Earl Smith, an author, historian and retired Colby dean who wrote “Mayflower Hill: A History of Colby College,” said by 1931 Colby officials had decided to move the college from what is now Colby Circle off Front Street and College Avenue to Mayflower Hill, which then was home to seven farms.

During that time, Gilman Street, which led to the farmland, was widened and the bridge erected — later to be called Gilman Street Bridge.

Willard B. Arnold III, past president of the Waterville Historical Society, said he did not recall anything about a plaque having been stolen from the bridge, but Arnold, who spent six years indexing stories at the Morning Sentinel, was able to identify the newspaper issues containing stories about Thayer, making them more easy to find on microfilm at Colby.

Coincidentally, about a week before the unidentified man brought the plaque to public works, a relative of Thayer stopped at City Hall and spoke with Amanda Esler, City Manager Michael Roy and Mayor Nick Isgro’s executive assistant.

Esler said she walked out of her office one day and saw a man standing and looking up at the portrait of Thayer on the wall. As the plaque had not yet surfaced, Esler had no reason to ask for the man’s name.

“He said, ‘I’m just looking at my great-uncle,'” Esler recalled this week. “He said, ‘You know, I still remember when he died. We were at the family camp in Belgrade. I was 5 years old and we got a phone call. There was stunned silence.’ He said his great-uncle was the only Waterville mayor to die during his term, and he was a founder of the Morning Sentinel.”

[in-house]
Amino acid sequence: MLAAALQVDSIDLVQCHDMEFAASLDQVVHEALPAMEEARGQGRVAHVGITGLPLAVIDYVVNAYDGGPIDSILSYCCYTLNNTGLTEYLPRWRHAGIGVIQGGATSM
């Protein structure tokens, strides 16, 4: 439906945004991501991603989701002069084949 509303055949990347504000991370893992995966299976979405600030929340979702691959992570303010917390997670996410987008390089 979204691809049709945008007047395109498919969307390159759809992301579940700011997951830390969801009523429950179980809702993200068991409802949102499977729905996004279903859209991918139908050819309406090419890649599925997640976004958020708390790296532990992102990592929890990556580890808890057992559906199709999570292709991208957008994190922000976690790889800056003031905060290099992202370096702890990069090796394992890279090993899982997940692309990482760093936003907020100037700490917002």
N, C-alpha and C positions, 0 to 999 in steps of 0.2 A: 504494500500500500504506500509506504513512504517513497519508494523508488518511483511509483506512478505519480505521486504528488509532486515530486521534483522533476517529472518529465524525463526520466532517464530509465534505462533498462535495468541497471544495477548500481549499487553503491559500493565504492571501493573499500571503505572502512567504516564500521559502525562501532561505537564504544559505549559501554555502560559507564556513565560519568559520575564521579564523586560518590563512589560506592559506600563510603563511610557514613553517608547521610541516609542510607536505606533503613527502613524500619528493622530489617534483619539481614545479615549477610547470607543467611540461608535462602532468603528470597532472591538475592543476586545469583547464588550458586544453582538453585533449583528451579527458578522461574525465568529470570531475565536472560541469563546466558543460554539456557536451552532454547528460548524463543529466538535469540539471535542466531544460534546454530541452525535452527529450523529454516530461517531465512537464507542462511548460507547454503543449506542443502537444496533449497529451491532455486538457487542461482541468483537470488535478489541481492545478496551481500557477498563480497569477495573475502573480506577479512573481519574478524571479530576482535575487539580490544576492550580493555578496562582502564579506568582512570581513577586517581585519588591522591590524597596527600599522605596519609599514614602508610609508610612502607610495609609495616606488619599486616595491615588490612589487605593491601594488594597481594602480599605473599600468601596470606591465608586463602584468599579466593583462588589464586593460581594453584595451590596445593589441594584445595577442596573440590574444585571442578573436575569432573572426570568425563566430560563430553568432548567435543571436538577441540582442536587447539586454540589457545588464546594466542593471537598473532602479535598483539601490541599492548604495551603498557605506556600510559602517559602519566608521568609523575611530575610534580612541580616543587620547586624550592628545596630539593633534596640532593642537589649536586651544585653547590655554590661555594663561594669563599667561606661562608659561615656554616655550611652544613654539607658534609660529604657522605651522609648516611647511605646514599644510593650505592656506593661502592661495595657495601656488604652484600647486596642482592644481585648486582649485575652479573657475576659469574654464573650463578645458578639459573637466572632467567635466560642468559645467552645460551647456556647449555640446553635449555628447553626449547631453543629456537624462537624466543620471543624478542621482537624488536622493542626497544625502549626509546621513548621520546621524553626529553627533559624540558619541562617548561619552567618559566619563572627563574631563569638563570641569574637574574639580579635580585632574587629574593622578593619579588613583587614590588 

Esler said the man told her a happy day at the camp turned somber when the family learned “Genie” had died.

Esler was fascinated by his story and later, when she learned of the plaque’s having been returned to the city, she wished she had spoken more with him.

“I never got his name,” she said.

Now, Turner and other city officials say they want to honor Thayer by returning the plaque to the bridge and possibly holding a re-dedication of the bridge in September on the 80th anniversary of when the bridge was renamed for the former mayor.

“It’s almost like something — or the powers that be — somehow got that plaque back to us,” Turner said. “I don’t know how. It’s almost like his heritage came back to life.”

City Council Chairman Fred Stubbert, D-Ward 1, said the plaque should be returned to the bridge, its rightful home.

“We’re going to put it back on the bridge. That’s the current plan,” he said. “We’re hoping we can find some of Thayer’s relatives.”

Thayer was married to Florence Thayer and was the son of Nora P. and Frank L. Thayer. He and Florence had two daughters, Mary E. and Ann P. Thayer.

Amy Calder — 861-9247

[email protected]

Twitter: @AmyCalder17